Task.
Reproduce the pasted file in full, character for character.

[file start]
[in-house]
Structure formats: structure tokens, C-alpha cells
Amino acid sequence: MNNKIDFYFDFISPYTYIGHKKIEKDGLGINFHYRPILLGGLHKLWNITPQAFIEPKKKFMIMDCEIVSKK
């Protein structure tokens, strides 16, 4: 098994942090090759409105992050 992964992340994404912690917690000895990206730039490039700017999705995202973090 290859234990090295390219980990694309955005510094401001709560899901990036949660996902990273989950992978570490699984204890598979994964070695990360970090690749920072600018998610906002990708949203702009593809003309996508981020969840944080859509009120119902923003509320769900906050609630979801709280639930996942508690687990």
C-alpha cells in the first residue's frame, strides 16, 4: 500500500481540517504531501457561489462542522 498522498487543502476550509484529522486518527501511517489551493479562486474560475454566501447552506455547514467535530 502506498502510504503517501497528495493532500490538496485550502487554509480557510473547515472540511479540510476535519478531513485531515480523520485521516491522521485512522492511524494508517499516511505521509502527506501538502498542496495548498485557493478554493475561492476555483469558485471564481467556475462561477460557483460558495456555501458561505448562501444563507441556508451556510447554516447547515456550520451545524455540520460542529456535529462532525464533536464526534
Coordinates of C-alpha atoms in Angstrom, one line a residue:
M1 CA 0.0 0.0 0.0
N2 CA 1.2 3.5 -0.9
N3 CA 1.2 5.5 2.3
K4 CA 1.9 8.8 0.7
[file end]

[in-house]
Structure formats: structure tokens, C-alpha cells
Amino acid sequence: MNNKIDFYFDFISPYTYIGHKKIEKDGLGINFHYRPILLGGLHKLWNITPQAFIEPKKKFMIMDCEIVSKK
């Protein structure tokens, strides 16, 4: 098994942090090759409105992050 992964992340994404912690917690000895990206730039490039700017999705995202973090 290859234990090295390219980990694309955005510094401001709560899901990036949660996902990273989950992978570490699984204890598979994964070695990360970090690749920072600018998610906002990708949203702009593809003309996508981020969840944080859509009120119902923003509320769900906050609630979801709280639930996942508690687990």
C-alpha cells in the first residue's frame, strides 16, 4: 500500500481540517504531501457561489462542522 498522498487543502476550509484529522486518527501511517489551493479562486474560475454566501447552506455547514467535530 502506498502510504503517501497528495493532500490538496485550502487554509480557510473547515472540511479540510476535519478531513485531515480523520485521516491522521485512522492511524494508517499516511505521509502527506501538502498542496495548498485557493478554493475561492476555483469558485471564481467556475462561477460557483460558495456555501458561505448562501444563507441556508451556510447554516447547515456550520451545524455540520460542529456535529462532525464533536464526534
Coordinates of C-alpha atoms in Angstrom, one line a residue:
M1 CA 0.0 0.0 0.0
N2 CA 1.2 3.5 -0.9
N3 CA 1.2 5.5 2.3
K4 CA 1.9 8.8 0.7